BEAUTIFUL LIFE MAGAZINE - Russian impressionism museum
Размер шрифта
Цветовая схема
Межбуквенный интервал
Межстрочный интервал
Version for the visually impaired
Temporary exhibition


20 June - 6 October

From 20 June to 6 October 2024 the Museum of Russian Impressionism will present the exhibition ‘Beautiful Life Magazine’, featuring ‘Capital and Manor’, the first Russian glossy magazine, issued from 1913 to 1917 and addressed at the aristocracy and high society. This exposition will include works published or described on the pages of the magazine, allowing us to view Russian art through the prism of tastes and preferences of the early 20th-century élite. Visitors will see paintings and graphics by Isaak Brodsky, Nicolai Fechin, Alexander Makovsky, Anna Ostroumova-Lebedeva, and other artists. To coincide with the exhibition there is also a special project on the museum’s 3rd floor: here it is the turn of 21st-century artists ready to define their present-day concept of la dolce vita. 
The programme of the ‘Capital and Manor’ magazine stated: «The beautiful life is not available to everyone, but it nonetheless exists.» This life was revealed to readers as a kaleidoscope of balls, social events and country estates. Politicians, athletes, entrepreneurs, aristocrats, sophisticated debutantes and their high-status admirers, even pedigree pet animals, gazed from the centrefolds. These stories coexisted organically on the magazine pages with reports of previews and exhibition reviews, while the covers of all 90 issues were resplendent with colour reproductions of works by recognised old masters and contemporary artists.
The exhibition curators propose we take a closer look at the magazine, which usually remains in the shadow of art publications such as ‘World of Art’, ‘Apollo’ and ‘Golden Fleece’, although it represents a valuable historical source. This exhibition will feature pictures by famous masters — ‘common heritage’, according to the magazine’s editor-in-chief Vladimir Krymov, and also works by artists still unfamiliar to the modern viewer.
Sections of the exhibition refer to different features in the magazine and immerse visitors in the atmosphere of ‘Capital and Manor’. Nostalgia for the way of life on the country estate in the paintings of Stanislav Zhukovsky, Konstantin Vroblevsky and Sergei Vinogradov meets with the glittering life of capital cities in the works of Valentin Serov, Nicolai Fechin and Sergei Malyutin. Visitors will also appreciate theatrical subjects from the early 20th century, with sketches of scenery and costumes from leading artists of that era: Alexandre Benois, Mstislav Dobuzhinsky and Léon Bakst. The exhibition is complemented by extracts from articles, striking headlines, archival photos and advertisements from the magazine.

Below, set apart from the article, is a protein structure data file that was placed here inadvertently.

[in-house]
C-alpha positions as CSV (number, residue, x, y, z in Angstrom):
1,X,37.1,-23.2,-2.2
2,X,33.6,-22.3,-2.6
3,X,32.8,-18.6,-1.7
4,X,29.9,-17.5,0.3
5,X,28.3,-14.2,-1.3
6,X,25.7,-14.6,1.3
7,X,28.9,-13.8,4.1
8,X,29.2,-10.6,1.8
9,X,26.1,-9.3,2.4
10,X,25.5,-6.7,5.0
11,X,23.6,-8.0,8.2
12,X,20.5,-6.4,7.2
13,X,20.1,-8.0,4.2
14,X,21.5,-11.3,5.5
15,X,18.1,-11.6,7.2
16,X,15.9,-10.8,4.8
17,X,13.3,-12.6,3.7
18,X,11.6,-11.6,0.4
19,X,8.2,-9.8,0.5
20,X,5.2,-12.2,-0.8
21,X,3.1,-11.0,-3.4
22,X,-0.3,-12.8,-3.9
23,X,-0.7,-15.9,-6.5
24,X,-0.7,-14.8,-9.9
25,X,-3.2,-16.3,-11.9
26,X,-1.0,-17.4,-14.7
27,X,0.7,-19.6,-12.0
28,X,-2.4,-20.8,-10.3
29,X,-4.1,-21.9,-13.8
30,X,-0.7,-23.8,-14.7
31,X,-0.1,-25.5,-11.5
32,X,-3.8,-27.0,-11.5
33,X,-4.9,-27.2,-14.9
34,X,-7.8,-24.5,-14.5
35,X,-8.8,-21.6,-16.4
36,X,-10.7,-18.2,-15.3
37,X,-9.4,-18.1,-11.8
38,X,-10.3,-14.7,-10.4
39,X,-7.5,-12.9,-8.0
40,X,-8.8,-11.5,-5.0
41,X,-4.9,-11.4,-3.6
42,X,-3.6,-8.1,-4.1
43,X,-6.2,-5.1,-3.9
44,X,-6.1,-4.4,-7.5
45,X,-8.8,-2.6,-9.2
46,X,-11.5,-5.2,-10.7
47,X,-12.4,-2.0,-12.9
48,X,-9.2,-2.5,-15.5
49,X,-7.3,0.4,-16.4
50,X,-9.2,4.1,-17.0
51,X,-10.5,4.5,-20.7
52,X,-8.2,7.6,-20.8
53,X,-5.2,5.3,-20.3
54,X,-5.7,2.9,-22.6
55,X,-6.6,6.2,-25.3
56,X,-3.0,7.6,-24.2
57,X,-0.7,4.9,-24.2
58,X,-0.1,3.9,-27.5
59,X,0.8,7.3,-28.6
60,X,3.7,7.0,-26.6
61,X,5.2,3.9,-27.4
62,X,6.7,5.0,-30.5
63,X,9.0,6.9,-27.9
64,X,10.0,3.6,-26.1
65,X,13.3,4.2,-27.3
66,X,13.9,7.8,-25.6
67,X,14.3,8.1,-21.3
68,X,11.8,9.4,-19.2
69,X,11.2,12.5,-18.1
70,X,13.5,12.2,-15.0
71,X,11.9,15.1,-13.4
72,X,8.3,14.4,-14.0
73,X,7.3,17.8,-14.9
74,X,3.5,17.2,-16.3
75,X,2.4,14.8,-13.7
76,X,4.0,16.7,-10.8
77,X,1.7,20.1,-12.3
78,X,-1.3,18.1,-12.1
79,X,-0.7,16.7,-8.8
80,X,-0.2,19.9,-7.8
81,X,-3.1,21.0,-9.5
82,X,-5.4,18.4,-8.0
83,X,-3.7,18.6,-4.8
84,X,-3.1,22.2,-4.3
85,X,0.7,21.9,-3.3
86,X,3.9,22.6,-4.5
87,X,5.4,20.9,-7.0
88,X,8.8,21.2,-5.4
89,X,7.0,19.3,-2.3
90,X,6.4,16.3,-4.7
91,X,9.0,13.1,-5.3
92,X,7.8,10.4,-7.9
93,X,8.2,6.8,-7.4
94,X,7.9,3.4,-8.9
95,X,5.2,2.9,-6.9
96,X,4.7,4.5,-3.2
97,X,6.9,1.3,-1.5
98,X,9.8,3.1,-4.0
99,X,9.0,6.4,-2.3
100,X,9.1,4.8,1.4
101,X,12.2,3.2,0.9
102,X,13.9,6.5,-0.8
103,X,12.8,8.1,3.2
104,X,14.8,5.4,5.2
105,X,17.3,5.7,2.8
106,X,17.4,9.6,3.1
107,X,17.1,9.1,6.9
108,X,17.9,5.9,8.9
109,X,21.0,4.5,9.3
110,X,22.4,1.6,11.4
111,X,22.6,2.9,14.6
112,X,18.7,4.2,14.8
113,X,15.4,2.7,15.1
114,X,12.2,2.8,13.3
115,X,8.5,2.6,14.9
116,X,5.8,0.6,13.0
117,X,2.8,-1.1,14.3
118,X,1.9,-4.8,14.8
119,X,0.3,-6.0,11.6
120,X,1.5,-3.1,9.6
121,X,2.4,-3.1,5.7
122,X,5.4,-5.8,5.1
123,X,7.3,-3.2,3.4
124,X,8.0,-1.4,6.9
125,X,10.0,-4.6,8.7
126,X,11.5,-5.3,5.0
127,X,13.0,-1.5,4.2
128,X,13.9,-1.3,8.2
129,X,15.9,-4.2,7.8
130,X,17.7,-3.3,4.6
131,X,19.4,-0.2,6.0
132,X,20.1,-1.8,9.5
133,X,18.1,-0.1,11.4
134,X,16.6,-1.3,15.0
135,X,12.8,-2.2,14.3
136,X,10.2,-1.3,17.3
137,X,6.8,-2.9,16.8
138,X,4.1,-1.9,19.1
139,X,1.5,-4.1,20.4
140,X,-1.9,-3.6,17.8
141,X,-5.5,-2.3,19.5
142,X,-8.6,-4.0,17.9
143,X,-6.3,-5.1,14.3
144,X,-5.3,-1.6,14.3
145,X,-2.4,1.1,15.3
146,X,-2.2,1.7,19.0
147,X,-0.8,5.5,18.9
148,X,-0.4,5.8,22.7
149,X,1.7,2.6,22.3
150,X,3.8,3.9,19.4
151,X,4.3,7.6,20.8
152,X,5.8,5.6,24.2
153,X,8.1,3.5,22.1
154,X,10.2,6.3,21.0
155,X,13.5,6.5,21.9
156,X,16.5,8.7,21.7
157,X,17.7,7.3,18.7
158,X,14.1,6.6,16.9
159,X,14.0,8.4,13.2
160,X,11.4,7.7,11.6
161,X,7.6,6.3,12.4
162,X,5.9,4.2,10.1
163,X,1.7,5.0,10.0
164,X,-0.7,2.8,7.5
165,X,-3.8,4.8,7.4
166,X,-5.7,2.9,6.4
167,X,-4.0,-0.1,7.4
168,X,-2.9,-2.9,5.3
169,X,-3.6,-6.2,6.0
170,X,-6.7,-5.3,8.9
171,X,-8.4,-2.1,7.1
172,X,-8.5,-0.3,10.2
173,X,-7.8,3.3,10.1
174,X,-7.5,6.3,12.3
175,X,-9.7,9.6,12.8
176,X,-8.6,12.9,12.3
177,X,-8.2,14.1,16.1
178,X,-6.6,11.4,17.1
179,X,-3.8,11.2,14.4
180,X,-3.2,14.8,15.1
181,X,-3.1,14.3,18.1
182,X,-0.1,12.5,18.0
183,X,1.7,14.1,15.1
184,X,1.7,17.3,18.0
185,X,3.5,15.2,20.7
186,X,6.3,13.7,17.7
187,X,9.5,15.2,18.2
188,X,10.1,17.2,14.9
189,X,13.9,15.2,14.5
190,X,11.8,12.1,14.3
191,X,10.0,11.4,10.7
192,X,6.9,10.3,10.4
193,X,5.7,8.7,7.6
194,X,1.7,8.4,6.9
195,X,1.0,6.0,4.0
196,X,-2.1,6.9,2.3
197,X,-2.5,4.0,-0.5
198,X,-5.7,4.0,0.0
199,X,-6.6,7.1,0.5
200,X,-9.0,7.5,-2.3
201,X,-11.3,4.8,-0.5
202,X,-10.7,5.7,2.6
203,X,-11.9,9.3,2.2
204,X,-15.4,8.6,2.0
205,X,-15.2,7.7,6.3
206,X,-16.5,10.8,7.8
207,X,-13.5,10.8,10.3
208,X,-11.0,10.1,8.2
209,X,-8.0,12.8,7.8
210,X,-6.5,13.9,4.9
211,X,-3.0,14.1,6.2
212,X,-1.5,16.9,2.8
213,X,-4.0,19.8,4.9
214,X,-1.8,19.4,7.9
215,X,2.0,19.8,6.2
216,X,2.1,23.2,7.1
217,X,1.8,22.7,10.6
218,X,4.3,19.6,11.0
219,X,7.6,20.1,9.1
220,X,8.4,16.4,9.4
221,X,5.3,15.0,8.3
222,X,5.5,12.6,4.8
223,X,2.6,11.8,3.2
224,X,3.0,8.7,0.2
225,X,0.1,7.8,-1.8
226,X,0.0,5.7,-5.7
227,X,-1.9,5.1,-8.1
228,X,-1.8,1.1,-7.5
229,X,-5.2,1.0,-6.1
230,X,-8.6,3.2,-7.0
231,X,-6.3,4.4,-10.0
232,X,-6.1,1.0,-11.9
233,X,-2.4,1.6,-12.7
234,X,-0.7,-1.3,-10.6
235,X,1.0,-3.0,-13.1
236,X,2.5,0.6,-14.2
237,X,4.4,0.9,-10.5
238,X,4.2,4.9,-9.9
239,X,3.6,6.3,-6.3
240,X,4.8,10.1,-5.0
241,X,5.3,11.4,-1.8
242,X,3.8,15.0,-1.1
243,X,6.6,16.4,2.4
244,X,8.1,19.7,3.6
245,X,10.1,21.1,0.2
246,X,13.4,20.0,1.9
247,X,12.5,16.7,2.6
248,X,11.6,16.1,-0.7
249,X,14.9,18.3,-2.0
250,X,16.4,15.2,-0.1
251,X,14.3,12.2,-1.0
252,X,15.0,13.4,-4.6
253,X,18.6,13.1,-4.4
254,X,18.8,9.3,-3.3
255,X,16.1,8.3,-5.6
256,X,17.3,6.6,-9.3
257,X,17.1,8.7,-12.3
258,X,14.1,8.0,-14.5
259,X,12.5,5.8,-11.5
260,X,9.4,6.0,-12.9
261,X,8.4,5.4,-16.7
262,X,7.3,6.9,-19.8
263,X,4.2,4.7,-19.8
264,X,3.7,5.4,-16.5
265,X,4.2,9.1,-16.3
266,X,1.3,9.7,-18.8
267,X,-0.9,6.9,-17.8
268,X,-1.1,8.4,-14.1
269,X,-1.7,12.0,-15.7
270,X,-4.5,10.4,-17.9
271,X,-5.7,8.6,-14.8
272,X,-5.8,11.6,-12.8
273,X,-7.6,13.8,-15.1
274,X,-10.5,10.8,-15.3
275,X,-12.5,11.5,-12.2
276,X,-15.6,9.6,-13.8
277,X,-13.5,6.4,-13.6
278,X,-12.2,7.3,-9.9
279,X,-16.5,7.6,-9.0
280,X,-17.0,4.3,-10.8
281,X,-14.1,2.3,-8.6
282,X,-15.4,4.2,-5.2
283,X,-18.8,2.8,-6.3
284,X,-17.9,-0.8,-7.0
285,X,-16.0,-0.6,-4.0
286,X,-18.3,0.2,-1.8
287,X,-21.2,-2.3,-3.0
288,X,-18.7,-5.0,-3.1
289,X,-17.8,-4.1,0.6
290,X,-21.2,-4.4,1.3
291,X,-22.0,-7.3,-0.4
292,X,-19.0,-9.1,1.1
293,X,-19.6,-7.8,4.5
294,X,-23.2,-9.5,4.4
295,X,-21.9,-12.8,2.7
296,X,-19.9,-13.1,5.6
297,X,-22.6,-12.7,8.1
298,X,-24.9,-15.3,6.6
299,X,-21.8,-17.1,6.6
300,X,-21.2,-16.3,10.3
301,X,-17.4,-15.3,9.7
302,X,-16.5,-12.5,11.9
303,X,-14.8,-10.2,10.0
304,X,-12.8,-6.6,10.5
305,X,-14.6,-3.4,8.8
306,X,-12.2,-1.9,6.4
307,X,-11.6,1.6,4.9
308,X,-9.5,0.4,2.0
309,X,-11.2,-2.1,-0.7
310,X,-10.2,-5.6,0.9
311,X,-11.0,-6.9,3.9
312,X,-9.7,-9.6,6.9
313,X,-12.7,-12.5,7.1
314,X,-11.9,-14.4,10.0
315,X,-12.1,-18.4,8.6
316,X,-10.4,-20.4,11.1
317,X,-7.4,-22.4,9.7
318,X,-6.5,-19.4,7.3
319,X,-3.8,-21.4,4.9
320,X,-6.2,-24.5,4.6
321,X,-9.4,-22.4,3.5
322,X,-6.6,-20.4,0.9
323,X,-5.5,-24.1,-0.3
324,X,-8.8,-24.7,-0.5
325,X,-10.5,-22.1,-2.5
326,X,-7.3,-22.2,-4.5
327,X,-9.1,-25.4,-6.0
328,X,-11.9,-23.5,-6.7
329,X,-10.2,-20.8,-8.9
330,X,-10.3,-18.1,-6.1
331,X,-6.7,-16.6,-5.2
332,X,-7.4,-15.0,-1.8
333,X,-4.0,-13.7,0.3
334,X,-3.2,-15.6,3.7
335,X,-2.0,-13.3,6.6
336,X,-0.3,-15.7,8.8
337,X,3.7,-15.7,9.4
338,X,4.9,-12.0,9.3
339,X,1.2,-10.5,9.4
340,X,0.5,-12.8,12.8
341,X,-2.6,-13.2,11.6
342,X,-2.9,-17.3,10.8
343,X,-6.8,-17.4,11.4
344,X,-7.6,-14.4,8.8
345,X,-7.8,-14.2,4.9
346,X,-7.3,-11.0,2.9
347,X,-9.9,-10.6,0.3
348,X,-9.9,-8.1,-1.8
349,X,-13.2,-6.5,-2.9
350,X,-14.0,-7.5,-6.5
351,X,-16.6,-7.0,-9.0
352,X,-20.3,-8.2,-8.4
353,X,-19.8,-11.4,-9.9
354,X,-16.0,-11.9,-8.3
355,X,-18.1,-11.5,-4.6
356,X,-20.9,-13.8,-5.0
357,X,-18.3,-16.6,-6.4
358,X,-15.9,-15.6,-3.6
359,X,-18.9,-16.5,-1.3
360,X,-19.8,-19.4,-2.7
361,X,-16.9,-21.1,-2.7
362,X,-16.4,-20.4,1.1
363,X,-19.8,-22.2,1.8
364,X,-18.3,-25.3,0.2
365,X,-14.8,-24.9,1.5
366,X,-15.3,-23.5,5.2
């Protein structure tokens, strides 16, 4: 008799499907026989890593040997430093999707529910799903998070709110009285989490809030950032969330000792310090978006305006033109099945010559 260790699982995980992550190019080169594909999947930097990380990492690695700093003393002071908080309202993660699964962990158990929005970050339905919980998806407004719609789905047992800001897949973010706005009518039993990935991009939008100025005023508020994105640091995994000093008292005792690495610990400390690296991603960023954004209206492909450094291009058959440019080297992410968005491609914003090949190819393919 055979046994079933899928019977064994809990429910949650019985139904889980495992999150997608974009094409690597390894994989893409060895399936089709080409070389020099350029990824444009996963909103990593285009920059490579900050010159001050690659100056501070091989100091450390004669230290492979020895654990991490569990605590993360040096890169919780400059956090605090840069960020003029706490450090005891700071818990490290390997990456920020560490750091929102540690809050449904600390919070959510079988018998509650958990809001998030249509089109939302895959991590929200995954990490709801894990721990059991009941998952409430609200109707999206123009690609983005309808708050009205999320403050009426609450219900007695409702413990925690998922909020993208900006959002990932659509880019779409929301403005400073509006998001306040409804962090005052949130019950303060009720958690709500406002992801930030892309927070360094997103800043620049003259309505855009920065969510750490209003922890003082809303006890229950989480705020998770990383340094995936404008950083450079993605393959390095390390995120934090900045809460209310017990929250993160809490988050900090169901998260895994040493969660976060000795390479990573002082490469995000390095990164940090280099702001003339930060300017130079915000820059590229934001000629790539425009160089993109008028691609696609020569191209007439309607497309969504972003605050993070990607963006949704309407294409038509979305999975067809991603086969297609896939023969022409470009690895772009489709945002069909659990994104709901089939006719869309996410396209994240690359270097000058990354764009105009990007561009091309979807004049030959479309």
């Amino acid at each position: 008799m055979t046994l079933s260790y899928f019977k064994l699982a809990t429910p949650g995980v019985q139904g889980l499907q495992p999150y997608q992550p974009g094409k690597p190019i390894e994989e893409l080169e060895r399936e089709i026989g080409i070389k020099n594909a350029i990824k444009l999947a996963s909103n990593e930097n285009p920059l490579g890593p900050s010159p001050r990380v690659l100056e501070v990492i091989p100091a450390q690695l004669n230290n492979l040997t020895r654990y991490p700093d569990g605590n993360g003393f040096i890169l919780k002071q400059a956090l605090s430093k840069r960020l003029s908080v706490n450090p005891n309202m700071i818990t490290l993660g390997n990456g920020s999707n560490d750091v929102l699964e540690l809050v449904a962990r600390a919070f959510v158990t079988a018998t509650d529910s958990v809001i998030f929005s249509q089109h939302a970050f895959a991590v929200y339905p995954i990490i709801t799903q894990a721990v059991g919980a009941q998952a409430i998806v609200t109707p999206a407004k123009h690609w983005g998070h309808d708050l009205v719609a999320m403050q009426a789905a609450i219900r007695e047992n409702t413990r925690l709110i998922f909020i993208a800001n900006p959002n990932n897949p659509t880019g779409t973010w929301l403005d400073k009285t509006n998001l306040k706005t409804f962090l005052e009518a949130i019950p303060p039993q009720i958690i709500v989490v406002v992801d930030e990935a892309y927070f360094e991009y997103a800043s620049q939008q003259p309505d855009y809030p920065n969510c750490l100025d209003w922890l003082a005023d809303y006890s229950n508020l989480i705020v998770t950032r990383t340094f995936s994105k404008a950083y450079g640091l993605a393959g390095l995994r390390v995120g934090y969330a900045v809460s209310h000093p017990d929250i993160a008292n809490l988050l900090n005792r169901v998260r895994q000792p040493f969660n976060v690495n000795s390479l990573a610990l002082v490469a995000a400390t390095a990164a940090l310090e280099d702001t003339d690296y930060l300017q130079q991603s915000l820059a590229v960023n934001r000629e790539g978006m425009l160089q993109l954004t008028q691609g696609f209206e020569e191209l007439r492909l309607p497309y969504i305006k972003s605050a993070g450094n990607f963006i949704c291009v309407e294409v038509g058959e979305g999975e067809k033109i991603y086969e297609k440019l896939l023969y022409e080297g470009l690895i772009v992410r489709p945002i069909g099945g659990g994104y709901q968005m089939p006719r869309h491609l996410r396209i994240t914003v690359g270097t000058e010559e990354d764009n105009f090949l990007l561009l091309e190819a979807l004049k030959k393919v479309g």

The exhibition will feature almost 100 works from 44 public and 12 private collections — the project brings together a record number of art collections for the museum, from Kaliningrad to Tomsk. The State Hermitage Museum, the State Russian Museum, the State Museum of Fine Arts of the Republic of Tatarstan, the Erzya Mordovian Republican Museum of Visual Arts, and others participated in the project.
Blind and visually impaired visitors can get acquainted with the exhibition on guided tours with audio commentaries, and by means of four tactile stations created with the participation of the museum’s inclusive programme partner, the Art, Science and Sports Charitable Foundation, as part of the Un Certain Regard support programme for the visually impaired. Three-dimensional models of the paintings are accompanied by scents based on works by olfactory artist Anna Kabirova. Upon completion of the project, these tactile stations will become part of the permanent exhibition at museums in Astrakhan, Arkhangelsk, Vladimir and St. Petersburg.
The special project on the museum’s 3rd floor invites us to reflect on what form the idea of a ‘beautiful life’ may take in contemporary art. Fashionable images and high society rituals, the chic and brilliance of everyday occurrence, irony and a nod at glamour and gloss are reflected in the works of Vladimir Dubossarsky and Alexander Vinogradov, Olga Tobreluts and Vladislav Mamyshev-Monroe, Kirill Kto and Misha Nikatin. Visitors can see works from the Ruarts Foundation, the Anna Nova Gallery, the Triumph Gallery, and important private collections. There will also be a chance for viewers to discuss different interpretations of the ‘beautiful’ at mediations.
Articles by curators Olga Yurkina and Yulia Petrova, theatre critic and journalist Sergei Nikolaevich and art critic Oleg Antonov are collected together in the catalogue to provide further information on the ‘Beautiful Life Magazine’: its history and heroes, the editor-in-chief Vladimir Krymov, and the role played by art on the magazine pages. Numerous archival photographs will also be included.
Yulia Petrova — Director of the Museum of Russian Impressionism
Olga Yurkina — Exhibition Department Specialist at the Museum of Russian Impressionism